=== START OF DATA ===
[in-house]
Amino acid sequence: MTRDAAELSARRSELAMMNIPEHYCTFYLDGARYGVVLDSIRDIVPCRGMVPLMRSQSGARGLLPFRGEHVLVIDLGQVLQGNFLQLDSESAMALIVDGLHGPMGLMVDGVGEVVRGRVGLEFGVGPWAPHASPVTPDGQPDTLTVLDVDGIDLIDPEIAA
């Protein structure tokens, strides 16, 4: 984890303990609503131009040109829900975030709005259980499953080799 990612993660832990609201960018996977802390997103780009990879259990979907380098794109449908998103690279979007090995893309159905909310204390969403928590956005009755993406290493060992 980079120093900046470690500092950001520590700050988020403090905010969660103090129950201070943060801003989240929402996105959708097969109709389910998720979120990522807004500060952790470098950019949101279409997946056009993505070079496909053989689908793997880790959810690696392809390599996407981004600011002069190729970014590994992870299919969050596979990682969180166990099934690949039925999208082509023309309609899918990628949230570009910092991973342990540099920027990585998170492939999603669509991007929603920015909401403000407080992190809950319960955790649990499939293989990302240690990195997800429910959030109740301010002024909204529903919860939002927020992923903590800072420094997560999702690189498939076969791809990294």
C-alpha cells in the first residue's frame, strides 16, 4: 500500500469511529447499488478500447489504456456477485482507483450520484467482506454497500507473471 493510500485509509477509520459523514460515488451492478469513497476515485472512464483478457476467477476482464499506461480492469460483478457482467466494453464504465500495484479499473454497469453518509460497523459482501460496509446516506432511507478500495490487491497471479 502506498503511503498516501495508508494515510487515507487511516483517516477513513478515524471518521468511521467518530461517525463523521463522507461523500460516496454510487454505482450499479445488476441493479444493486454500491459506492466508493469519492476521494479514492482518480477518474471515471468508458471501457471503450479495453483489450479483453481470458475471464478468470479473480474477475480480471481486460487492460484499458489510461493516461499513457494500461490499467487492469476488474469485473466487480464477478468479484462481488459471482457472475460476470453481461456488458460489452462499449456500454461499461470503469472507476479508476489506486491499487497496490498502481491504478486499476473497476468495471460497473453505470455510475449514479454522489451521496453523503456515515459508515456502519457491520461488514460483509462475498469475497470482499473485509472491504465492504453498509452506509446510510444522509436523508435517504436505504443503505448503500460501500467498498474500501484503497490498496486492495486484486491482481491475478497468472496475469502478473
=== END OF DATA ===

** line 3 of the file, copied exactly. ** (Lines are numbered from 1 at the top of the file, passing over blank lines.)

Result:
């Protein structure tokens, strides 16, 4: 984890303990609503131009040109829900975030709005259980499953080799 990612993660832990609201960018996977802390997103780009990879259990979907380098794109449908998103690279979007090995893309159905909310204390969403928590956005009755993406290493060992 980079120093900046470690500092950001520590700050988020403090905010969660103090129950201070943060801003989240929402996105959708097969109709389910998720979120990522807004500060952790470098950019949101279409997946056009993505070079496909053989689908793997880790959810690696392809390599996407981004600011002069190729970014590994992870299919969050596979990682969180166990099934690949039925999208082509023309309609899918990628949230570009910092991973342990540099920027990585998170492939999603669509991007929603920015909401403000407080992190809950319960955790649990499939293989990302240690990195997800429910959030109740301010002024909204529903919860939002927020992923903590800072420094997560999702690189498939076969791809990294």